It is believed that nomadic tribes living in Central Asia during Neolithic times accidentally discovered yogurt when the milk they stored in animal skins was spontaneously fermented by wild bacteria in the air. Not only did the new product have a good tangy taste, but more importantly, it allowed them to store the milk longer during their travels. Ancient Egyptians, Greeks and Romans and “cultures” all over the Mediterranean and Asia all knew about the healthful benefits of yogurt.
Yogurt is simply a fermented dairy product made by adding bacterial cultures to milk which causes the transformation of the milk’s sugar, lactose, into lactic acid. It is rich in protein, calcium, potassium, riboflavin, vitamin B6 and B12. The active cultures in yogurt provide “good bacteria” or probiotics for the digestive system and help prevent the growth of harmful bacteria which can lead to infections and disease. Since it is high in calcium it also helps to prevent osteoporosis. Yogurt is a staple in most Mediterranean and Indian diets. It is used as a base for soups and sauces, in dips and as a poaching and marinating liquid for meats and to leven cakes.
Although it is a relatively newcomer to the US market (only becoming popular in the 1940s when a yogurt maker from Europe set up a factory in New York and first sold yogurt under the brand name Danone, later Dannon). In October 1950 Reader’s Digest ran an article about the health benefits of yogurt and overnight it found its place as an important staple in the American diet as a quick, easy and tasty source of protein and calcium. Yogurt is also delicious sprinkled with Nut Just A Cookie™ crumbles (link to glutenfree-baking-birth-cookie-line for photo of yogurt with crumbled cookies and fruit).
There are many versions of this simple gluten-free dish, some made without the eggplant and the tahini, some using garbanzo beans instead. It all depends on the area, the city and/or the country. It’s certainly a country dish, rustic even though it features a prime cut of beef. A comfort-food family favorite, it is often called the “shish kebob of the shepherd” for its simplicity.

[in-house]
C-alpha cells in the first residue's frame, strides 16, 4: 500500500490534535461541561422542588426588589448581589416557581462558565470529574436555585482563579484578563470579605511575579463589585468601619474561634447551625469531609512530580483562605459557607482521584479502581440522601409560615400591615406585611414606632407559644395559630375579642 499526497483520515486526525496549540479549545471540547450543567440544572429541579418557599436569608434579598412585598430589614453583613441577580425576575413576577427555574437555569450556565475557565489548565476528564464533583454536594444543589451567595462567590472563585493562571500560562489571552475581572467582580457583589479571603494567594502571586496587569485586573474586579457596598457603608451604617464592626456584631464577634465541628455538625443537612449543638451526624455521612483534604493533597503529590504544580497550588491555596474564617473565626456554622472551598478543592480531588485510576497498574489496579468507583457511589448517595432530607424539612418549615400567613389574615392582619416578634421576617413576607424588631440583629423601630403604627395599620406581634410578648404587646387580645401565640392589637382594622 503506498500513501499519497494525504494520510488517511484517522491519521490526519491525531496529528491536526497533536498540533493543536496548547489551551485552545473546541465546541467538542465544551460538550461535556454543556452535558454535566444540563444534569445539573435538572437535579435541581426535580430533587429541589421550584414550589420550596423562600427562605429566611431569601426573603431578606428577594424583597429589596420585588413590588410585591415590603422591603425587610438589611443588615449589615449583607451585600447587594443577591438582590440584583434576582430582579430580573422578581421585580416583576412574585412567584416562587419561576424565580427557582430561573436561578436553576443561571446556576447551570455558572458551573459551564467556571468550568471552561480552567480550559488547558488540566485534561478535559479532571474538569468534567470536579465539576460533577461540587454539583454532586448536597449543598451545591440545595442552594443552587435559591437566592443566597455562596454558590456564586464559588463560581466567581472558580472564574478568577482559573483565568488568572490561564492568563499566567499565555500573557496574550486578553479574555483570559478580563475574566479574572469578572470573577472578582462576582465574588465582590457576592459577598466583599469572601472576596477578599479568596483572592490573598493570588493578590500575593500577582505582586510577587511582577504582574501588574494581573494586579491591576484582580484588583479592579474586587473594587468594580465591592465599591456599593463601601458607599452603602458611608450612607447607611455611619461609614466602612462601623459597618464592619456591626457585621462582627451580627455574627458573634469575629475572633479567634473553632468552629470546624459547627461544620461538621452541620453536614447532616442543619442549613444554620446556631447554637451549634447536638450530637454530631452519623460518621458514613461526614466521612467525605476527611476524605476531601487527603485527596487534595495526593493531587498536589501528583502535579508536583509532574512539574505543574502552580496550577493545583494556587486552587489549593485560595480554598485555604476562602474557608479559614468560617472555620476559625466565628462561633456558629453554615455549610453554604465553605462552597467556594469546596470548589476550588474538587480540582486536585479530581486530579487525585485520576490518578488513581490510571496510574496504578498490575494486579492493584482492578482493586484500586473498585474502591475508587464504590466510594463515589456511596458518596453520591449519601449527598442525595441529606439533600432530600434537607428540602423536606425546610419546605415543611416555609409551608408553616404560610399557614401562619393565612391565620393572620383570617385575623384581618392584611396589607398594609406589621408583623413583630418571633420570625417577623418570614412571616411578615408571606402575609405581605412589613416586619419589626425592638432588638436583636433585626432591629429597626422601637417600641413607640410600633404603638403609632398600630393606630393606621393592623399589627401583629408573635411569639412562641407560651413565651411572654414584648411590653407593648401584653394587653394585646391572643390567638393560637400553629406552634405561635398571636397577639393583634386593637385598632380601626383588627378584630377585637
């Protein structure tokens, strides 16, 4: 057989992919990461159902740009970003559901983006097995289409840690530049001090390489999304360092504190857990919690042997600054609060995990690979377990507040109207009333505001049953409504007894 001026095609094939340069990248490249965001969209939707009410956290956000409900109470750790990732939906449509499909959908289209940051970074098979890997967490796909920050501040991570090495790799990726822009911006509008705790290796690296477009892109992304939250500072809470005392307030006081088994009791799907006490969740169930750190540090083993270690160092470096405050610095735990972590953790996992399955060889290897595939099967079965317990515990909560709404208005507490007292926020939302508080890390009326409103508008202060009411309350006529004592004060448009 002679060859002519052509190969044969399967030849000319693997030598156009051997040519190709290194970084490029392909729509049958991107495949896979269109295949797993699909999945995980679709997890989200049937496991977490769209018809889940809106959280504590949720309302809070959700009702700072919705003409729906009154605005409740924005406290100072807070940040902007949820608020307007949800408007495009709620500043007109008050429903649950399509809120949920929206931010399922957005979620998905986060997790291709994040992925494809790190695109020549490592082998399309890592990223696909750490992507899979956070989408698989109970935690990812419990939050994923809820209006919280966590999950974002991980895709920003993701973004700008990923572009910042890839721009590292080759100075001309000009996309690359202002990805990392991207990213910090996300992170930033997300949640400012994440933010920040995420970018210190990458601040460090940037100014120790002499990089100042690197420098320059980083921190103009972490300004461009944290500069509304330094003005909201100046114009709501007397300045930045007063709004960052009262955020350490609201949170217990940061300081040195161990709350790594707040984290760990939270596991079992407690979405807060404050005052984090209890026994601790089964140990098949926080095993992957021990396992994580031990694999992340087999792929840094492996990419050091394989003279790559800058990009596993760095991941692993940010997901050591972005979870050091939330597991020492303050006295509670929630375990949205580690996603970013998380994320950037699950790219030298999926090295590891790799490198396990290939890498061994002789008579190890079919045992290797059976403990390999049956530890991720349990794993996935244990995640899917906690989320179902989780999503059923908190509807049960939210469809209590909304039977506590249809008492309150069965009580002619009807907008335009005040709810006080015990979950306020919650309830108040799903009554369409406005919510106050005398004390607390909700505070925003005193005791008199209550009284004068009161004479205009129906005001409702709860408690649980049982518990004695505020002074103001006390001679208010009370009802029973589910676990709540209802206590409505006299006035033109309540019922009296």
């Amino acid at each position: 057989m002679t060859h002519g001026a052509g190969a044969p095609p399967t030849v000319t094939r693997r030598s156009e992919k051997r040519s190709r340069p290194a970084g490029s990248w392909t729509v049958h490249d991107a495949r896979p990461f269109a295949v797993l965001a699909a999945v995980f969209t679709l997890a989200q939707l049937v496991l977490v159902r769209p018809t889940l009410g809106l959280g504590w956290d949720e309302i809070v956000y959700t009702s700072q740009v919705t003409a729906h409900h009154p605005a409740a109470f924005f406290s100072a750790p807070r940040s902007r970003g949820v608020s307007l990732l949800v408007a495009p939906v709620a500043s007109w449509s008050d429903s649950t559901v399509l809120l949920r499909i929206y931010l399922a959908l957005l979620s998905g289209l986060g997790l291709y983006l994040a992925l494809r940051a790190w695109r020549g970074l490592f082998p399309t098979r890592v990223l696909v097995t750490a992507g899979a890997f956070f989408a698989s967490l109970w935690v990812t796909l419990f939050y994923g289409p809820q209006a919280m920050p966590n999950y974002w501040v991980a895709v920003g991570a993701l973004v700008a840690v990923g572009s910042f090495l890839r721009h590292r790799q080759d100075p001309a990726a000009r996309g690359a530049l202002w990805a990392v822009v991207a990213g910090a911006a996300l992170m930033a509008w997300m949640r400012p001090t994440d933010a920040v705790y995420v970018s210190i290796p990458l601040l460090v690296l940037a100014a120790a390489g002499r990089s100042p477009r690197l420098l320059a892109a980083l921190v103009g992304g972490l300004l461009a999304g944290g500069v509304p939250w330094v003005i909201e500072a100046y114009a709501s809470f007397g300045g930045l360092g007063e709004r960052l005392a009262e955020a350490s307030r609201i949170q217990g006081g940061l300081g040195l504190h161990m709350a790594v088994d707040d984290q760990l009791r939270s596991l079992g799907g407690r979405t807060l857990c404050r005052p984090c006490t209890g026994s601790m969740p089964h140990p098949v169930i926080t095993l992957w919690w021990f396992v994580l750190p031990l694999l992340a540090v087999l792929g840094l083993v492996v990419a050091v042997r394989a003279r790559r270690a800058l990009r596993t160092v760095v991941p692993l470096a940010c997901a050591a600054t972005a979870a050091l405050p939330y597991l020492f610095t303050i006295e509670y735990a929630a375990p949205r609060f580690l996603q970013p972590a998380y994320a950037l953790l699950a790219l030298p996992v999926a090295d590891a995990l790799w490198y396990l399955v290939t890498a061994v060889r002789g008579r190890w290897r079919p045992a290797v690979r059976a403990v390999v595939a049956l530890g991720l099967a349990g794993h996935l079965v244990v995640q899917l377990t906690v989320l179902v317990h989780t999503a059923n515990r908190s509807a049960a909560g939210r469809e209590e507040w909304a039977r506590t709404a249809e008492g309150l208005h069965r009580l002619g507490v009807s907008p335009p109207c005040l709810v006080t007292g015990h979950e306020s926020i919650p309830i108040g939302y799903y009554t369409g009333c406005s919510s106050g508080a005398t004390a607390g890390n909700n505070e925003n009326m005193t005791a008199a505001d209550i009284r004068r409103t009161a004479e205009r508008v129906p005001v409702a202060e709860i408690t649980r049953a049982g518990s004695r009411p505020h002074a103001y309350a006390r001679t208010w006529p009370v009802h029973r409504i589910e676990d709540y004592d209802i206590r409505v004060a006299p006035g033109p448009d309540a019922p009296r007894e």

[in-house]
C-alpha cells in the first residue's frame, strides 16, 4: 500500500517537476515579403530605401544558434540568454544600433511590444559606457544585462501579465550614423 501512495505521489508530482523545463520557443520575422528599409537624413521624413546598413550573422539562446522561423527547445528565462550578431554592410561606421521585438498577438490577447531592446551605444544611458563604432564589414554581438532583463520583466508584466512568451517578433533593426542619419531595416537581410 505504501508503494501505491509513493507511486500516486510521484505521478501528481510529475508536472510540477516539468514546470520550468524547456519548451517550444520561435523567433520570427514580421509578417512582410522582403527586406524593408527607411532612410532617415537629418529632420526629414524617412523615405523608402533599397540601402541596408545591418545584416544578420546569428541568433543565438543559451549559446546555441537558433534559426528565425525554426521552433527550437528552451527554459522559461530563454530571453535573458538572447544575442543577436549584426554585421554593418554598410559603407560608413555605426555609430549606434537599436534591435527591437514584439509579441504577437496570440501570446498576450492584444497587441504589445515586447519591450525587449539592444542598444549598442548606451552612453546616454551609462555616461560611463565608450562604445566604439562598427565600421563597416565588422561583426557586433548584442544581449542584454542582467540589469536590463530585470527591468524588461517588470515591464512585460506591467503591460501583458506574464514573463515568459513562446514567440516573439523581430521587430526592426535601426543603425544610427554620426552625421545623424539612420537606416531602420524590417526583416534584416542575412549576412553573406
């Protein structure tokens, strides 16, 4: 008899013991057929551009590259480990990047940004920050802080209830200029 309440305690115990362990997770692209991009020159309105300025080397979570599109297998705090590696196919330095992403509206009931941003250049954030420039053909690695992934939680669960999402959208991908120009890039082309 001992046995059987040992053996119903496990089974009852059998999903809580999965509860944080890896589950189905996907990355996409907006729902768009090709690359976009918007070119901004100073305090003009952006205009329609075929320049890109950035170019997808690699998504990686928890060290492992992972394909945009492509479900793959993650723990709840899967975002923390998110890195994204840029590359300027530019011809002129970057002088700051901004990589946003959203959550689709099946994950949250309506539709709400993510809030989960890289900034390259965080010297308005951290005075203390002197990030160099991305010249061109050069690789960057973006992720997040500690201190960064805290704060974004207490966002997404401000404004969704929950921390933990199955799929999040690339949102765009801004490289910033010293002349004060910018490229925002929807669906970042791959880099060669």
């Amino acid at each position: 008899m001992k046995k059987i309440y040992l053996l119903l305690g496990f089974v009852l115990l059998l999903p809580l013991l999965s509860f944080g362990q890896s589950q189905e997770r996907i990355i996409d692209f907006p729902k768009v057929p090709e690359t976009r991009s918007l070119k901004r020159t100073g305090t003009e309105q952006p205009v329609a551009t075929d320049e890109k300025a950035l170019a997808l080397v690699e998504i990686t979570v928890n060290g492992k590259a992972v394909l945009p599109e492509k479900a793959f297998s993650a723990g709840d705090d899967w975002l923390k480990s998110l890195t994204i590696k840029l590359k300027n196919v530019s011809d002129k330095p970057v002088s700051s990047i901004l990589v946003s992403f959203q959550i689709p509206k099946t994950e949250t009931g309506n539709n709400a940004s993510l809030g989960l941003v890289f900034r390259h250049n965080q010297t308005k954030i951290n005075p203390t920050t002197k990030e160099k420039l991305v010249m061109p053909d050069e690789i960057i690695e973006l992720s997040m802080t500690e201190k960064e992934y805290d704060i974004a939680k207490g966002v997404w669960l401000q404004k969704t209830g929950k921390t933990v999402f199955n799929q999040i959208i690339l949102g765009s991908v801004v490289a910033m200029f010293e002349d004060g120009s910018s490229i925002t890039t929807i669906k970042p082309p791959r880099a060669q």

Preparation time: 60 minutes
2 globe eggplants
1 cup strained Greek-style yogurt
2 garlic cloves, peeled
1 teaspoon salt, divided
½ teaspoon freshly ground black pepper
2 tablespoons tahini
1 tablespoon grape seed oil (optional)
1 pound best quality filet of beef, trimmed of any fat
2 tablespoons unsalted butter, at room temperature
1 Preheat the broiler.
2 Make 3 to 4 deep slits in each eggplant.
3 Broil eggplants for 15 minutes and flip over to broil another 20 minutes on the opposite side, or until well charred. Skin should be crispy and flesh very soft. Let cool.
4 Pull out the eggplant flesh, discard any seeds and mash with a fork. Add eggplant to yogurt and mix well.
5 Crush garlic with ½ teaspoon salt in a mortar and pestle and add to eggplant/yogurt mixture.
6 Add the tahini and mix everything well. Add a little water if sauce is too thick. It should have the consistency of sour cream. Taste for seasoning and set aside.
7 Cut beef into 1-inch cubes, dry with paper towels and place in a bowl. Toss meat with ½ teaspoon salt and freshly ground pepper.
8 If using a non-stick skillet, it’s not necessary to add any oil. Otherwise, heat the grape seed oil in a heavy skillet and quickly sauté the beef on high heat for 5-7 minutes.
9 Remove from heat and add butter to the skillet and toss to give the beef an extra rich taste.
10 Spread the eggplant/yogurt mixture on the bottom of a platter and top with the cubed beef. Serve.